108

I need to display all configured environment variables in a PowerShell script at runtime. Normally when displaying environment variables I can just use one of the following at the shell (among other techniques, but these are simple):

gci env:*
ls Env:

However, I have a script being called from another program, and when I use one of the above calls in the script, instead of being presented with environment variables and their values, I instead get a list of System.Collections.DictionaryEntry types instead of the variables and their values. Inside of a PowerShell script, how can I display all environment variables?

161

Shorter version:

gci env:* | sort-object name

This will display both the name and value.

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  • 1
    Could you explain why it behaves like that and how your command fixes it, please? – David Ferenczy Rogožan Sep 6 '18 at 12:43
  • 3
    That's the sign of progress because env was too easy. Damn you M$ people. – matcheek Apr 3 '19 at 7:19
38

Shortest version (with variables sorted by name):

gci env:
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14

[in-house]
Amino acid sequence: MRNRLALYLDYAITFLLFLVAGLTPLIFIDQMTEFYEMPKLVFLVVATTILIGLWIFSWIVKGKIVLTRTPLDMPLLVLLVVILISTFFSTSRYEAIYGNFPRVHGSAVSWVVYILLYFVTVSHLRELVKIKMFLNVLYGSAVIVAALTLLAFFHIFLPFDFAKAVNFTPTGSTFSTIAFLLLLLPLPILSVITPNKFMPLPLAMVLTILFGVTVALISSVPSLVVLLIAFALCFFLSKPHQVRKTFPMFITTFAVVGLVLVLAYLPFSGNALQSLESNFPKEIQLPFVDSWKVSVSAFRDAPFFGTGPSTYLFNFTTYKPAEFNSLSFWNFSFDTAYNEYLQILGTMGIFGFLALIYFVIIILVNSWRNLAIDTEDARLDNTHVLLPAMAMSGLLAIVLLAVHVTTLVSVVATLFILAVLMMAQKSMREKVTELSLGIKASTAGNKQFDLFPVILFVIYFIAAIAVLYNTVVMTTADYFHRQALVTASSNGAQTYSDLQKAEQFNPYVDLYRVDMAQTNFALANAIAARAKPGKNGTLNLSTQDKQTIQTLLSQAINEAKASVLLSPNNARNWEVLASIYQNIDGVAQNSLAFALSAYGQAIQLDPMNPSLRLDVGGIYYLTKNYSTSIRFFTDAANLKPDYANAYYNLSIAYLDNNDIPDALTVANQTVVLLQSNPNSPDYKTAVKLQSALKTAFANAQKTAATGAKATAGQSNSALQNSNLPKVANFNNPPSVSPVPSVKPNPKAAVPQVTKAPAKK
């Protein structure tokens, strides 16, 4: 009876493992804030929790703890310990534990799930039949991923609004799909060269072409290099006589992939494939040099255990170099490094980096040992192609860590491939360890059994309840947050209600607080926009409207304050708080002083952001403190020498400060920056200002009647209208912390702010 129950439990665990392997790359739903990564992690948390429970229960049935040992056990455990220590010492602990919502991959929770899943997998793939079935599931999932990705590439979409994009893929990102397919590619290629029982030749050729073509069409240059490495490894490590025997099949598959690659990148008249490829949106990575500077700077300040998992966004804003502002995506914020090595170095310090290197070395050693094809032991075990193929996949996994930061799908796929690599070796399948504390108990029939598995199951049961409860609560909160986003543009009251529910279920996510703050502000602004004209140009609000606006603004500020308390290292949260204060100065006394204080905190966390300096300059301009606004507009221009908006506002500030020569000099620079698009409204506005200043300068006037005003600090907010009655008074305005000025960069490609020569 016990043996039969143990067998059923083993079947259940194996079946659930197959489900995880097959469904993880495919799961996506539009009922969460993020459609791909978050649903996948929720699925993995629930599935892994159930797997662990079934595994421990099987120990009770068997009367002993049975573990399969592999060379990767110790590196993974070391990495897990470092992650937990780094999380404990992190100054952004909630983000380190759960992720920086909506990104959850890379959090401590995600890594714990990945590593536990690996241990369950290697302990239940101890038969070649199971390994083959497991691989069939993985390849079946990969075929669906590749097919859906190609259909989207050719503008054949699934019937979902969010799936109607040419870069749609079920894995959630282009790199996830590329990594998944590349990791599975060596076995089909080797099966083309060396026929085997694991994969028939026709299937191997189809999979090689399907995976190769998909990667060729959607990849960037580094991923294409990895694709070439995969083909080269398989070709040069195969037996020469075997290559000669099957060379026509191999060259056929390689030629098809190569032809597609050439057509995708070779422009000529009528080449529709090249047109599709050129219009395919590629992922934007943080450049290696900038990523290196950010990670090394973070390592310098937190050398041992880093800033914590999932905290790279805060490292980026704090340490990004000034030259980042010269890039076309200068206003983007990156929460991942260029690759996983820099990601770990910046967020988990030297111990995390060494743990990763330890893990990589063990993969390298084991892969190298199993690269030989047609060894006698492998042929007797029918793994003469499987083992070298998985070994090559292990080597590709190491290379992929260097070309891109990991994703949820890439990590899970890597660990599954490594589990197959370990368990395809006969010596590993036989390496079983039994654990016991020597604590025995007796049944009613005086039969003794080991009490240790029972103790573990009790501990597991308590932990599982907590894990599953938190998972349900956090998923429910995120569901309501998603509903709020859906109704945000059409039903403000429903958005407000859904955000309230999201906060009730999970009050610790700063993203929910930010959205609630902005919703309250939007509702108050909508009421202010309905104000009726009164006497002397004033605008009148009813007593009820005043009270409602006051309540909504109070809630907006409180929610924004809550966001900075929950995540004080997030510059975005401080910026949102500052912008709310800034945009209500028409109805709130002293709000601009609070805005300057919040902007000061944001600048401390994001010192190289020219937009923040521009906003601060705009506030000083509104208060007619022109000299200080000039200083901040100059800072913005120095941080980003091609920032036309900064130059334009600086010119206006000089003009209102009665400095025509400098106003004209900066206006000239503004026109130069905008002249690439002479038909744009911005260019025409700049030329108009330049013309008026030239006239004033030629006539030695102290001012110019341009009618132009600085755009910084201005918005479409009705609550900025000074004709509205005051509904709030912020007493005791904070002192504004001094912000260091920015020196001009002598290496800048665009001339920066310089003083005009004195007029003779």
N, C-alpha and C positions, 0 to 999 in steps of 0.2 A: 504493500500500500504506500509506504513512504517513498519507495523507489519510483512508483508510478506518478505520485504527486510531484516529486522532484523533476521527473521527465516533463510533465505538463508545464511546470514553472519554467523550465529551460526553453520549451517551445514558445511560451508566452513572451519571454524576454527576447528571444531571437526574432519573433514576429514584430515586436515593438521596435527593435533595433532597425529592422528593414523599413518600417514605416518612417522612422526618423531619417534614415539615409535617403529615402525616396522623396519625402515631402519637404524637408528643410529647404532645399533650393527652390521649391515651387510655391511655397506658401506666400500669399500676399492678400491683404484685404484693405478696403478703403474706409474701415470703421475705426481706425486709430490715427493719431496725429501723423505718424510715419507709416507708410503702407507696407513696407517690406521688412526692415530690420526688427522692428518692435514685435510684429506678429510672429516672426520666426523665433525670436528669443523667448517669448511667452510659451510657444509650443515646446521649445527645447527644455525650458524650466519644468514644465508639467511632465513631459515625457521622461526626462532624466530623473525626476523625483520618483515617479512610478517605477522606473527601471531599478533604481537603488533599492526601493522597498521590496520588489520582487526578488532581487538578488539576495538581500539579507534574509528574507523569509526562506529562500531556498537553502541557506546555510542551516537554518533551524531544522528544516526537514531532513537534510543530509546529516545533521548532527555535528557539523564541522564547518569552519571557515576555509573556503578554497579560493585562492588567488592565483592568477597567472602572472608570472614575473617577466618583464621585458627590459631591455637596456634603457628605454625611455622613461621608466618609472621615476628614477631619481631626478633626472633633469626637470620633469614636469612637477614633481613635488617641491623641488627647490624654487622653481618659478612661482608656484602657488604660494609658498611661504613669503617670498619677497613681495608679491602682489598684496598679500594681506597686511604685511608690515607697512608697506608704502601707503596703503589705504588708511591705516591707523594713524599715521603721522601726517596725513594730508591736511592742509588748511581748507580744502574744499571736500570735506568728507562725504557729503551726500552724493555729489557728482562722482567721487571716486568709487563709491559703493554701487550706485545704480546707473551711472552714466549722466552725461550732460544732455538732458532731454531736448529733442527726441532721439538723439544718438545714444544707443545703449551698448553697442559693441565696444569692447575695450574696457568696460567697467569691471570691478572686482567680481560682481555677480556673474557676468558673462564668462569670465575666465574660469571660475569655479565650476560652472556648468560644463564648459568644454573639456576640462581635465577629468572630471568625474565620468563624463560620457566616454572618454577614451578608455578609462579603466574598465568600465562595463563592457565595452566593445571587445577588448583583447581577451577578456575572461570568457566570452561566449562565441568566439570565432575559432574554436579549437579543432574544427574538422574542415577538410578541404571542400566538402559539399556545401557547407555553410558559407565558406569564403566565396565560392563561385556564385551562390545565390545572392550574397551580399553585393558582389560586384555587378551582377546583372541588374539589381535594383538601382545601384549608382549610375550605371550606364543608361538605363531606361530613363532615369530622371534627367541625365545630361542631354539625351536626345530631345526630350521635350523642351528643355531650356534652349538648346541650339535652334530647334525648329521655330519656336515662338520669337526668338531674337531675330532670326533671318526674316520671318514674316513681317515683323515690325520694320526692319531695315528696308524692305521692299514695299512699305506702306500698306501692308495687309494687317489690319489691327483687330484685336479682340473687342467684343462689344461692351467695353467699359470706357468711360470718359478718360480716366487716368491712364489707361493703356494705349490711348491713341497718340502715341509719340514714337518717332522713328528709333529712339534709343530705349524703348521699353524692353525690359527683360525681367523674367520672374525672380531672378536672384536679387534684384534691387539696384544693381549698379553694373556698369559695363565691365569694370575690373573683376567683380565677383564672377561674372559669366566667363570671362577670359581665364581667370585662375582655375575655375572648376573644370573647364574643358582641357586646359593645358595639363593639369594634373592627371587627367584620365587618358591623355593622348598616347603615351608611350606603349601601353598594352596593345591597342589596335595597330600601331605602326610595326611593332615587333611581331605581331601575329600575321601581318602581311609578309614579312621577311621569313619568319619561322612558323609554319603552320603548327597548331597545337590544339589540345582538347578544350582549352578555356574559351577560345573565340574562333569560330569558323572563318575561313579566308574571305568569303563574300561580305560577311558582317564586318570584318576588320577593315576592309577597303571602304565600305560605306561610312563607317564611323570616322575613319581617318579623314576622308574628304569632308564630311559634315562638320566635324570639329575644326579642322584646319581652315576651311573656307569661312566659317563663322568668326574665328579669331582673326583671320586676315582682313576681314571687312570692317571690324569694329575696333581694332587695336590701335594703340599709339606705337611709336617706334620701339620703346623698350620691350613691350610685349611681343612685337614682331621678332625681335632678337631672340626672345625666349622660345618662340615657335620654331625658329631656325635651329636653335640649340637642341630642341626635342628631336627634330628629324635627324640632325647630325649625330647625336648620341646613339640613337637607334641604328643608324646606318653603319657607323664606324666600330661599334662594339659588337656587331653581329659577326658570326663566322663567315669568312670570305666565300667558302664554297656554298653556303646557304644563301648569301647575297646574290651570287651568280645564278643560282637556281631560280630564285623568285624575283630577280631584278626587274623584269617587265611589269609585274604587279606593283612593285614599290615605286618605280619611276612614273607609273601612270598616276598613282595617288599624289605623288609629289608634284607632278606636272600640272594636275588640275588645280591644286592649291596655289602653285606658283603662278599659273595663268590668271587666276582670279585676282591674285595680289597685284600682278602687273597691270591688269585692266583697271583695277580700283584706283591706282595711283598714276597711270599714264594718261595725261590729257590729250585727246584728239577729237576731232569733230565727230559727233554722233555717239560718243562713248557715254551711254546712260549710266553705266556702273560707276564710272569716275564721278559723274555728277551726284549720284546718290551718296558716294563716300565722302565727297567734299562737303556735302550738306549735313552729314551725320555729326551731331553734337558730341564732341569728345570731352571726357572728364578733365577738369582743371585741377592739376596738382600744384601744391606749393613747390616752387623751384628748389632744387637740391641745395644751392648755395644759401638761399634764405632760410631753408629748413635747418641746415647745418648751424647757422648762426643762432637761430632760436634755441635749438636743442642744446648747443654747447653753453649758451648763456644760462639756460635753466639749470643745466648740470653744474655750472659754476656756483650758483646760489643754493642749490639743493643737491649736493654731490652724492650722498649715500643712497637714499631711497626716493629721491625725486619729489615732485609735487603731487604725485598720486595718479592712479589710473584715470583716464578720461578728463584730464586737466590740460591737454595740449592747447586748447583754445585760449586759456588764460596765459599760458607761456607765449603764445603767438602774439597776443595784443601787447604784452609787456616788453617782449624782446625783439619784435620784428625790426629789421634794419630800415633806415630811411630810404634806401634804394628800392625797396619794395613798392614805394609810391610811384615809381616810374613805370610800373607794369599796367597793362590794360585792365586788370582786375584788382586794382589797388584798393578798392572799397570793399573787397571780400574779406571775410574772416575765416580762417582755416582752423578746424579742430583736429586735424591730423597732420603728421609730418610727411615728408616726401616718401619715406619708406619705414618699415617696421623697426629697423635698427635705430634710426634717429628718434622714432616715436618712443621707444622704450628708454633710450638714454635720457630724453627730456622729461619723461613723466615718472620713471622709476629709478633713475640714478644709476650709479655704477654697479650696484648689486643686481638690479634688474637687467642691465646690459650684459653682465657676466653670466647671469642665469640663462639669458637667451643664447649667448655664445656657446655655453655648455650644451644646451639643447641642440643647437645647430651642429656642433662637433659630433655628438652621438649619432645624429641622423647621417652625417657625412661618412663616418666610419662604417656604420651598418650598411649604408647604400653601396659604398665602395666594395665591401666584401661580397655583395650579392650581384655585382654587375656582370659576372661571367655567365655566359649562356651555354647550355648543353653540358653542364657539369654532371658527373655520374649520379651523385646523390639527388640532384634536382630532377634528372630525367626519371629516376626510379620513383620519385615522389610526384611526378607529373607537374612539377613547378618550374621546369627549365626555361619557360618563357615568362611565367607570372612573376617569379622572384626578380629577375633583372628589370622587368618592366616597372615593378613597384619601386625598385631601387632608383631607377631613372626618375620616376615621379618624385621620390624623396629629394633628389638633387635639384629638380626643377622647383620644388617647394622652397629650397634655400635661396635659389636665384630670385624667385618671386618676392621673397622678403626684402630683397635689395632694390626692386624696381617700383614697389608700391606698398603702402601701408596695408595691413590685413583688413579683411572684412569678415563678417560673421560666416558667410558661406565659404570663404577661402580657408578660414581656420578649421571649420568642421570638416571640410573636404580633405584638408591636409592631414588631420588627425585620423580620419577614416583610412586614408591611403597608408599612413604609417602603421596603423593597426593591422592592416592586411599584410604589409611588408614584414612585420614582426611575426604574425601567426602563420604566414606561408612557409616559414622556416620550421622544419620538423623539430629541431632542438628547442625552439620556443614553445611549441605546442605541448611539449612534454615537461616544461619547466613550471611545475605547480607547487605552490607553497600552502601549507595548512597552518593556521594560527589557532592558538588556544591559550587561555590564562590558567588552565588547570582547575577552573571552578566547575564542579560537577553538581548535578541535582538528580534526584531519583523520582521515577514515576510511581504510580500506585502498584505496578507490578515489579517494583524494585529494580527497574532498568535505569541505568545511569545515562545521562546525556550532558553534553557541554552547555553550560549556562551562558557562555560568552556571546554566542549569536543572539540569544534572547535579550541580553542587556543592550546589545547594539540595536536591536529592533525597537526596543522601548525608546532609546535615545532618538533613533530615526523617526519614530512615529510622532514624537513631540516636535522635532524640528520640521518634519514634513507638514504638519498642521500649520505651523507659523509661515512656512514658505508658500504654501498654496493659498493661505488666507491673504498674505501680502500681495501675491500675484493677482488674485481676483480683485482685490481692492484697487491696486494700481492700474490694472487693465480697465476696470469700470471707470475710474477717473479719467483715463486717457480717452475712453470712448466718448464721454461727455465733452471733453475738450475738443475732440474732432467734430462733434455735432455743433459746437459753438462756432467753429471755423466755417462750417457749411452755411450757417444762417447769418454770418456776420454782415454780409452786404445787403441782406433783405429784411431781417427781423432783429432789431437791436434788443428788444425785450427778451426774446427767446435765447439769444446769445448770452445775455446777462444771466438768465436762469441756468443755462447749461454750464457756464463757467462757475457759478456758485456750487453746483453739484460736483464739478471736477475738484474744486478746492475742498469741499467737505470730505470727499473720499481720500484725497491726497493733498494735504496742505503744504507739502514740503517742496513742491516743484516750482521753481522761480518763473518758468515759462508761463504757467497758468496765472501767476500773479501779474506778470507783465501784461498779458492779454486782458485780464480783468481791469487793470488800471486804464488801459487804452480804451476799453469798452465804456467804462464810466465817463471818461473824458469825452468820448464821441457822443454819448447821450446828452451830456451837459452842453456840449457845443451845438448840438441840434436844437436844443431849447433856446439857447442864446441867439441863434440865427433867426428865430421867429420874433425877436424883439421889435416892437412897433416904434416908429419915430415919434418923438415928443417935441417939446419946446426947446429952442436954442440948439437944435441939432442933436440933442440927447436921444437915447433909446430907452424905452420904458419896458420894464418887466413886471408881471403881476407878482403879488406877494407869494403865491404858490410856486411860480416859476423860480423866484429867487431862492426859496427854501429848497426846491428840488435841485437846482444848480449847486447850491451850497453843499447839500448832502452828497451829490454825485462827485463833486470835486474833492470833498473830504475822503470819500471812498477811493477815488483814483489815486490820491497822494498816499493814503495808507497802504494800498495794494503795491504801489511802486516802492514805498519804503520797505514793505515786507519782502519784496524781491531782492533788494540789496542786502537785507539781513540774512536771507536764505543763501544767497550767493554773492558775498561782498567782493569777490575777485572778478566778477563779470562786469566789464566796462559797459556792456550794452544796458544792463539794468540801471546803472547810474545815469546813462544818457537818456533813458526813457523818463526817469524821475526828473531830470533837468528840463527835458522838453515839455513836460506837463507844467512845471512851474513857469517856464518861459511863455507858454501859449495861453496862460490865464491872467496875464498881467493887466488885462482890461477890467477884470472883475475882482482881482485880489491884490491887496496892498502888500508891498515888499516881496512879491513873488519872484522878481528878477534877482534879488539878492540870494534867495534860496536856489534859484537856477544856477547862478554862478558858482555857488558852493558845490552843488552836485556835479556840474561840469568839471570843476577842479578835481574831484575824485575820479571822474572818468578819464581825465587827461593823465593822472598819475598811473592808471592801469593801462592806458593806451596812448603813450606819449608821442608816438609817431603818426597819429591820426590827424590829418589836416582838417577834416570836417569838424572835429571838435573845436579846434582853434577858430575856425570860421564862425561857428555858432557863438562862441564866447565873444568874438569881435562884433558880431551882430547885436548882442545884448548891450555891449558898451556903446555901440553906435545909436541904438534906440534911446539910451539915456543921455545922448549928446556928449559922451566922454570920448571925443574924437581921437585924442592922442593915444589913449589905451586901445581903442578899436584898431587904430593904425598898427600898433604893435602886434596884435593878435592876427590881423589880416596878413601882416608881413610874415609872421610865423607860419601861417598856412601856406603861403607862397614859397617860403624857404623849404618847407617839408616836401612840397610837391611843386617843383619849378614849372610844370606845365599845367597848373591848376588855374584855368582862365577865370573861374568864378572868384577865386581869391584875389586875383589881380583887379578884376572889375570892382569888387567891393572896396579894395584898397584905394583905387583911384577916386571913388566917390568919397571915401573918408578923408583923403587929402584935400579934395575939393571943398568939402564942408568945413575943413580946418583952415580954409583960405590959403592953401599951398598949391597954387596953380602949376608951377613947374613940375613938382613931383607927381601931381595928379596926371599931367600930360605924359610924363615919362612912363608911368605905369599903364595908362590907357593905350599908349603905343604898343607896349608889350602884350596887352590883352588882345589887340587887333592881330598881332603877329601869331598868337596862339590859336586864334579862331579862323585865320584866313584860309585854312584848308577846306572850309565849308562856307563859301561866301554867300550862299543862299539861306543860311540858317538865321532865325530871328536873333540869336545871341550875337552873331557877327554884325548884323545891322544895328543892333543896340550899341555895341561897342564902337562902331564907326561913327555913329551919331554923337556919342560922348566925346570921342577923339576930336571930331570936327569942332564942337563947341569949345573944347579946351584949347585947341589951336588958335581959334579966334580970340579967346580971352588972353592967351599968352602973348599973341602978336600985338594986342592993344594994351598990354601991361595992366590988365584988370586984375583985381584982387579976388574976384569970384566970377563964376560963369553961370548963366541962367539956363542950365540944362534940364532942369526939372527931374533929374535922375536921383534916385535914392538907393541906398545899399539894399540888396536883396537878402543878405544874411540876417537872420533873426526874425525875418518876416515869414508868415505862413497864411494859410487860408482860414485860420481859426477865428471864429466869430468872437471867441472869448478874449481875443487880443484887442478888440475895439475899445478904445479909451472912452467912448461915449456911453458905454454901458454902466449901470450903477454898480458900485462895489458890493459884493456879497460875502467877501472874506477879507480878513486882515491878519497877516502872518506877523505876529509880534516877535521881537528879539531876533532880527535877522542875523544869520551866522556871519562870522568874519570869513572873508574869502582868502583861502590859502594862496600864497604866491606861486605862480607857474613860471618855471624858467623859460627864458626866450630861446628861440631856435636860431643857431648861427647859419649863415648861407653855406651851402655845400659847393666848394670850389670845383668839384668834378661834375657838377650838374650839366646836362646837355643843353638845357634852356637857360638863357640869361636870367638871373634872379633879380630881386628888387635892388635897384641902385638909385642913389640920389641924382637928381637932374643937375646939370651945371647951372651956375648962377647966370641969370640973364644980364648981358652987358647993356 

I finally fumbled my way into a solution by iterating over each entry in the dictionary:

(gci env:*).GetEnumerator() | Sort-Object Name | Out-String
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  • doesn't run on Linux for me. Are you missing gci to get the child items? – Thufir Jan 22 at 22:16
  • I haven't tried this on powershell core, but gci is in my answer. Note that this question is for [powershell] and not [powershell-core], so solutions may not work for the latter. – Bender the Greatest Jan 23 at 1:30
8

Short version with a wild card filter:

gci env: | where name -like 'Pro*'
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0

I don't think any of the answers provided are related to the question. The OP is getting the list of Object Types (which are the same for each member) and not the actual variable names and values. This is what you are after:

gci env:* | select Name,Value

Short for:

Get-ChildItem Env:* | Select-Object -Property Name,Value
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